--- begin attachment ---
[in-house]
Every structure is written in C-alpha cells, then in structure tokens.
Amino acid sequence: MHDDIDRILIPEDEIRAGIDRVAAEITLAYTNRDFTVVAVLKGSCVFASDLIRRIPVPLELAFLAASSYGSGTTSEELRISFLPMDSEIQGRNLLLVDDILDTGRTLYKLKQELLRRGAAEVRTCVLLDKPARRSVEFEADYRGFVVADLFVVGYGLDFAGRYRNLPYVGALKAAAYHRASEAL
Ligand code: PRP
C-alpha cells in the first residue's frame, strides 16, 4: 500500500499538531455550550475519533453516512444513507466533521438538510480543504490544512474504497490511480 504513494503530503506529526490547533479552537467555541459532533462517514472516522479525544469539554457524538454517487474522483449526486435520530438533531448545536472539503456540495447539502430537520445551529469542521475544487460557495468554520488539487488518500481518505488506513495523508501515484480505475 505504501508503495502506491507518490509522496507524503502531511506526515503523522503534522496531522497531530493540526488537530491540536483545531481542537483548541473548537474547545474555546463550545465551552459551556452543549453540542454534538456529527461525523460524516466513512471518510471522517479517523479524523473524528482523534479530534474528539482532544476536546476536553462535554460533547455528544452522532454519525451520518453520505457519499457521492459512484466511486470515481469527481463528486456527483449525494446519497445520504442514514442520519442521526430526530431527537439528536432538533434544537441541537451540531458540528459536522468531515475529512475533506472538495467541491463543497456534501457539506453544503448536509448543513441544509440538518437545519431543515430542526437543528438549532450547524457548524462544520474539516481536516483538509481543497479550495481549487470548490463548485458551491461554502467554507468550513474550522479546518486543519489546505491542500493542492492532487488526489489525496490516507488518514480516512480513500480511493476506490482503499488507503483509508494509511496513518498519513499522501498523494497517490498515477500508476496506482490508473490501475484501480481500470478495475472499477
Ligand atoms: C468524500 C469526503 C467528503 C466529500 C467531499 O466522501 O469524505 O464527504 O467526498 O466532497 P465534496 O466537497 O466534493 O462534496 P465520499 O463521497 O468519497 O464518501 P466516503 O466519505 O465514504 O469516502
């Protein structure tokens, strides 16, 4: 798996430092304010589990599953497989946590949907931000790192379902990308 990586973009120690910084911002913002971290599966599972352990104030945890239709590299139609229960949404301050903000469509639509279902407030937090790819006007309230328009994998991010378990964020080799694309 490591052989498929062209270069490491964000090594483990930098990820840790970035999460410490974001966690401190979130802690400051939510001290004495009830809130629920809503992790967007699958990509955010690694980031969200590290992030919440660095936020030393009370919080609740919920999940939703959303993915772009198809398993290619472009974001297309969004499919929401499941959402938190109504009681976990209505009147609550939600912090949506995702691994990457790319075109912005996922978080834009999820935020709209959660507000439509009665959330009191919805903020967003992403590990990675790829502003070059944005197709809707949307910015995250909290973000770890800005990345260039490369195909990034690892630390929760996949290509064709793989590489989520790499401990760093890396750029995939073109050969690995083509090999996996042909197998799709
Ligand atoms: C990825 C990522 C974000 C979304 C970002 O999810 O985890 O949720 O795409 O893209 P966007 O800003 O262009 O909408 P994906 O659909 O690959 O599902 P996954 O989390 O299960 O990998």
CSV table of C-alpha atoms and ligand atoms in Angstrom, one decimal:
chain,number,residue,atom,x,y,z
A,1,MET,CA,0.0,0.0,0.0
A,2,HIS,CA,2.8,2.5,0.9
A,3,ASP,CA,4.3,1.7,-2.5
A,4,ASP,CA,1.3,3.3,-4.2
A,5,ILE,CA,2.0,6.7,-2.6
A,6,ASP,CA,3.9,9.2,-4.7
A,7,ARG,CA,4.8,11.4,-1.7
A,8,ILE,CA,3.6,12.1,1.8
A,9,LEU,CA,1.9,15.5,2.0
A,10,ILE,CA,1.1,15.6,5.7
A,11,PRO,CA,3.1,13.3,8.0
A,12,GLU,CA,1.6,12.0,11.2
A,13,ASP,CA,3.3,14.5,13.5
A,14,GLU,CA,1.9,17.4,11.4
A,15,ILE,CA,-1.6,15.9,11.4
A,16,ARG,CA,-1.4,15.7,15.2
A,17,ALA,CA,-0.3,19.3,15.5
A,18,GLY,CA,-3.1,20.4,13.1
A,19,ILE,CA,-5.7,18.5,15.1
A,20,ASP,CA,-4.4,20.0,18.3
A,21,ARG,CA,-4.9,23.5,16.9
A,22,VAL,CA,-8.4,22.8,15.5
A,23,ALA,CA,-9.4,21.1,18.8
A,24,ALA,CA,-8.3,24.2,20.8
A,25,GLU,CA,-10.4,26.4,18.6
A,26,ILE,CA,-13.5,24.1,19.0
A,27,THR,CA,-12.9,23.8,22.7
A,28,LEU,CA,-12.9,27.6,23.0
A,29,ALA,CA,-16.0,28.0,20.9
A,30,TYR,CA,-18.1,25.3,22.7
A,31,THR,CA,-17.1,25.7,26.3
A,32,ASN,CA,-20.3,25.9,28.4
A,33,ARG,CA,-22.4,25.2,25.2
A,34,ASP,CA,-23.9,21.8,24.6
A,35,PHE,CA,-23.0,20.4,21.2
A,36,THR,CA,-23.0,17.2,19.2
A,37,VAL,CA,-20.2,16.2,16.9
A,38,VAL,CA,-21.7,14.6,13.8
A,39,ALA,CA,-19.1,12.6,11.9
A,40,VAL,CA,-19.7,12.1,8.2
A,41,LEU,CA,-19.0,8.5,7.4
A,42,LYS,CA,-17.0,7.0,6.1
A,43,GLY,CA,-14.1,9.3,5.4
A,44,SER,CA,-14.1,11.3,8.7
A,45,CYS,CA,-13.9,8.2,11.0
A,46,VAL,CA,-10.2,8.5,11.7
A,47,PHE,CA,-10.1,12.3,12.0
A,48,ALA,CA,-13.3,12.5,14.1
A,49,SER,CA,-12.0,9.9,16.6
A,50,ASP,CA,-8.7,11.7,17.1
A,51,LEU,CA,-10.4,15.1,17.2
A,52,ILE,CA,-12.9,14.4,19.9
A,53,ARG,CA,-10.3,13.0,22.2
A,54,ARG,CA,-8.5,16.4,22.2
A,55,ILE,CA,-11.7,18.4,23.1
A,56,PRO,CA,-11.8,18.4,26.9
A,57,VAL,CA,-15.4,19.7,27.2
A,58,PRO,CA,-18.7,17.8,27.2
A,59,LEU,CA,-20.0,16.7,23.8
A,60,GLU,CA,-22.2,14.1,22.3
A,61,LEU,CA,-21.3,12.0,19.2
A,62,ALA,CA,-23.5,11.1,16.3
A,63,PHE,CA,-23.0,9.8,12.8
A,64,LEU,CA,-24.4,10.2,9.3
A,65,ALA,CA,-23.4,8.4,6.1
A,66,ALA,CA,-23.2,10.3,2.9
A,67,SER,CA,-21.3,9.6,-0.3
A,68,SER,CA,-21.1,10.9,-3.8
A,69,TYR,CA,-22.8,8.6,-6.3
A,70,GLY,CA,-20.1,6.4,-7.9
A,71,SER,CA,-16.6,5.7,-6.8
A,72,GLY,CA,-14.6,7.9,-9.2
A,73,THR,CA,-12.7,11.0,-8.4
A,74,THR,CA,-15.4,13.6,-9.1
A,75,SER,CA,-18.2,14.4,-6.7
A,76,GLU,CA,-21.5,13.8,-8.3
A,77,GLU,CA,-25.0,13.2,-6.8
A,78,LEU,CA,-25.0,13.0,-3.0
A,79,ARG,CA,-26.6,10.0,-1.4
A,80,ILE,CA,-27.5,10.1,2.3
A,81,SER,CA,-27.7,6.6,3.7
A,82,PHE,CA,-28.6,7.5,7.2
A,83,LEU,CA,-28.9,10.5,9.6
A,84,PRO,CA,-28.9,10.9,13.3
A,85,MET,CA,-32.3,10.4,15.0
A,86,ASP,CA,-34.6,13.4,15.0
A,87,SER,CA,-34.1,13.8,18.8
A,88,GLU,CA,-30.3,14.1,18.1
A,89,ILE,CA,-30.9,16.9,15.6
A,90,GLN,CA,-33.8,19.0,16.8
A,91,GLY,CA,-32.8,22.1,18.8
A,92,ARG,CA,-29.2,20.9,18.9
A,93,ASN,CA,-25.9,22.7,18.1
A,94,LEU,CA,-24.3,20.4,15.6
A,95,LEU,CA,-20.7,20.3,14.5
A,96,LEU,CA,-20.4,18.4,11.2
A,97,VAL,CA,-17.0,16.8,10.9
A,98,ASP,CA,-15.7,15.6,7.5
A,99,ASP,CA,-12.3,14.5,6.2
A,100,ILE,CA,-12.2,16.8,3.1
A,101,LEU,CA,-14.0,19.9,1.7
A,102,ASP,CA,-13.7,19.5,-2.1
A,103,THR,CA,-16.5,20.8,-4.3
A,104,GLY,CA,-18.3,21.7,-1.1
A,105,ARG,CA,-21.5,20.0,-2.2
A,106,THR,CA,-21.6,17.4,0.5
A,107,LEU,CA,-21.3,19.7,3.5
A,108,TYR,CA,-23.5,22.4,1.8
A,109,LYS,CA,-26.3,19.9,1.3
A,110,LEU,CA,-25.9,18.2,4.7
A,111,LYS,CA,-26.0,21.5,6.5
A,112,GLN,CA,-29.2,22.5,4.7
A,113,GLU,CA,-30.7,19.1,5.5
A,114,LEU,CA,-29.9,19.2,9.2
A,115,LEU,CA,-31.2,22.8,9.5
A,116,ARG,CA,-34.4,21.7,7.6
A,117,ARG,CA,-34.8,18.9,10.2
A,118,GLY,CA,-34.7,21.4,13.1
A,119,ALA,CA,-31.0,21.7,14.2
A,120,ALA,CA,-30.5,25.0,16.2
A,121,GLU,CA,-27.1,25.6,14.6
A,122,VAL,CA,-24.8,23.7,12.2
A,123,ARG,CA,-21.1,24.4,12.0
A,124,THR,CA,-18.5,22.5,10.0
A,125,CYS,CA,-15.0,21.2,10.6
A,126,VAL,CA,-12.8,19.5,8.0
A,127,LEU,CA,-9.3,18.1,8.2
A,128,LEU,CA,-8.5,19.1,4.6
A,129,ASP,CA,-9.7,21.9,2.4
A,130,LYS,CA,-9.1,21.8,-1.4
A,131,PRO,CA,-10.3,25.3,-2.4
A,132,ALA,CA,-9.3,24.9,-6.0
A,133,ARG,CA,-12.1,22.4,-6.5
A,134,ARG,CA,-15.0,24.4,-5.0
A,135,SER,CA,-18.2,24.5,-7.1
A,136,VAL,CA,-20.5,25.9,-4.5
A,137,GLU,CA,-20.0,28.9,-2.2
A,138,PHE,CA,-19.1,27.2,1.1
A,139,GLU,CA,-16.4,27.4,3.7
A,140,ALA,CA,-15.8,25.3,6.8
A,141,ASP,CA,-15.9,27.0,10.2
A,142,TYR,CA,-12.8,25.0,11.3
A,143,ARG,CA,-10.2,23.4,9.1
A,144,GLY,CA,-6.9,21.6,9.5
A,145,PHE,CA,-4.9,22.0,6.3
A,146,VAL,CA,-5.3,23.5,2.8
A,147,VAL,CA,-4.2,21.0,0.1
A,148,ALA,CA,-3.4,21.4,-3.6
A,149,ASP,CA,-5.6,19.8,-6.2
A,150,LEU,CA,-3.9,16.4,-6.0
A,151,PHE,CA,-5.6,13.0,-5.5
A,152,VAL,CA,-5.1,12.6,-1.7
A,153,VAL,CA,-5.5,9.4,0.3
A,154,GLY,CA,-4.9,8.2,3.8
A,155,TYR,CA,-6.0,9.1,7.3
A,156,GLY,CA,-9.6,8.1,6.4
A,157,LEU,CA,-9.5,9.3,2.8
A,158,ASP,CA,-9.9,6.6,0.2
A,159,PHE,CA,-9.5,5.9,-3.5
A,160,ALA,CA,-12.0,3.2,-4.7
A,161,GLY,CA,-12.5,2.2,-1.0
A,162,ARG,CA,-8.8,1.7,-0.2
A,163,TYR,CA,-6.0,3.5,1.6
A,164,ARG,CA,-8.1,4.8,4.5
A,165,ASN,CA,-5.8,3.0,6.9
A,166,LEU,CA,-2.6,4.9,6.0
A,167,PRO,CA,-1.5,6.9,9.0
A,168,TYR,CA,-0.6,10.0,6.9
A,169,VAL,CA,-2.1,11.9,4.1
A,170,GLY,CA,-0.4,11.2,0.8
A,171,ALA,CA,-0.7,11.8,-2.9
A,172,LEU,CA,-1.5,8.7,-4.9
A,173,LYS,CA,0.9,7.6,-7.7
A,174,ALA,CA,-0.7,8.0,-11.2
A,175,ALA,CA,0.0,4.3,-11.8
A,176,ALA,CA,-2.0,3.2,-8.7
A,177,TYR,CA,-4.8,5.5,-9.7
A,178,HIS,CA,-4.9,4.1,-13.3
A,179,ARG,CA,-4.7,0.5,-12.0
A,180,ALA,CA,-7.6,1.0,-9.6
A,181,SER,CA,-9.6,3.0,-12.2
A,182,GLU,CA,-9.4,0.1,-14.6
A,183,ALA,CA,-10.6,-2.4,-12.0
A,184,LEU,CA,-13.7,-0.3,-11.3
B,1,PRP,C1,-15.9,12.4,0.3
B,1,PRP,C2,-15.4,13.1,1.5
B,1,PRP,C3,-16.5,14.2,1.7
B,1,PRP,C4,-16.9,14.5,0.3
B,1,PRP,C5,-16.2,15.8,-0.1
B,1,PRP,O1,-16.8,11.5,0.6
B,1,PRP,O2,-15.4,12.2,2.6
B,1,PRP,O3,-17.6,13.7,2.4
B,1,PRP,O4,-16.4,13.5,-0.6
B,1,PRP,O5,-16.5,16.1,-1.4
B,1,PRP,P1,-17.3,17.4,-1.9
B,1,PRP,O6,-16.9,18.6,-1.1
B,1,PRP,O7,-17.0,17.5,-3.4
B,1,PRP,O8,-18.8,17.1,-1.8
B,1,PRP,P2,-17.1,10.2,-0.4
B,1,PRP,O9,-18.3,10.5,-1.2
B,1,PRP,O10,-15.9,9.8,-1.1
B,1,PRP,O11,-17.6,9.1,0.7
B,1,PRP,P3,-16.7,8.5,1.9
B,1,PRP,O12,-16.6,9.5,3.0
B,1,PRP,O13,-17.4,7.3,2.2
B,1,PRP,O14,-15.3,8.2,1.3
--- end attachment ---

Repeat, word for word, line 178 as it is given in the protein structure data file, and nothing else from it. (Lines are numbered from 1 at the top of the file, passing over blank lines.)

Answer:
A,168,TYR,CA,-0.6,10.0,6.9